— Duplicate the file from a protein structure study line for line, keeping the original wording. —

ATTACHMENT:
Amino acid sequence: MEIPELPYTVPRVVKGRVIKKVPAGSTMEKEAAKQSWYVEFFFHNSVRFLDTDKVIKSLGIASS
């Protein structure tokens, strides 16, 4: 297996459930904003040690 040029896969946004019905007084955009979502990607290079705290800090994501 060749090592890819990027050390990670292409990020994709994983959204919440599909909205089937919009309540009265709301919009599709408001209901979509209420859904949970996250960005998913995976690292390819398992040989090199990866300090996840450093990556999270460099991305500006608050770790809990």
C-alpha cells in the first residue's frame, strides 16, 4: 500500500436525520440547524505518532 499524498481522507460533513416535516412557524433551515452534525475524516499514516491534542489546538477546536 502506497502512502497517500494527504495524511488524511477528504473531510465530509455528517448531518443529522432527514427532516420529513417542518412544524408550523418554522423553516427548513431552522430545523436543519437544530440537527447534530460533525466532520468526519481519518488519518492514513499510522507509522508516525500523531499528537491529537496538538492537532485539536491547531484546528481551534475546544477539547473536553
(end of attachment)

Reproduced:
Amino acid sequence: MEIPELPYTVPRVVKGRVIKKVPAGSTMEKEAAKQSWYVEFFFHNSVRFLDTDKVIKSLGIASS
């Protein structure tokens, strides 16, 4: 297996459930904003040690 040029896969946004019905007084955009979502990607290079705290800090994501 060749090592890819990027050390990670292409990020994709994983959204919440599909909205089937919009309540009265709301919009599709408001209901979509209420859904949970996250960005998913995976690292390819398992040989090199990866300090996840450093990556999270460099991305500006608050770790809990």
C-alpha cells in the first residue's frame, strides 16, 4: 500500500436525520440547524505518532 499524498481522507460533513416535516412557524433551515452534525475524516499514516491534542489546538477546536 502506497502512502497517500494527504495524511488524511477528504473531510465530509455528517448531518443529522432527514427532516420529513417542518412544524408550523418554522423553516427548513431552522430545523436543519437544530440537527447534530460533525466532520468526519481519518488519518492514513499510522507509522508516525500523531499528537491529537496538538492537532485539536491547531484546528481551534475546544477539547473536553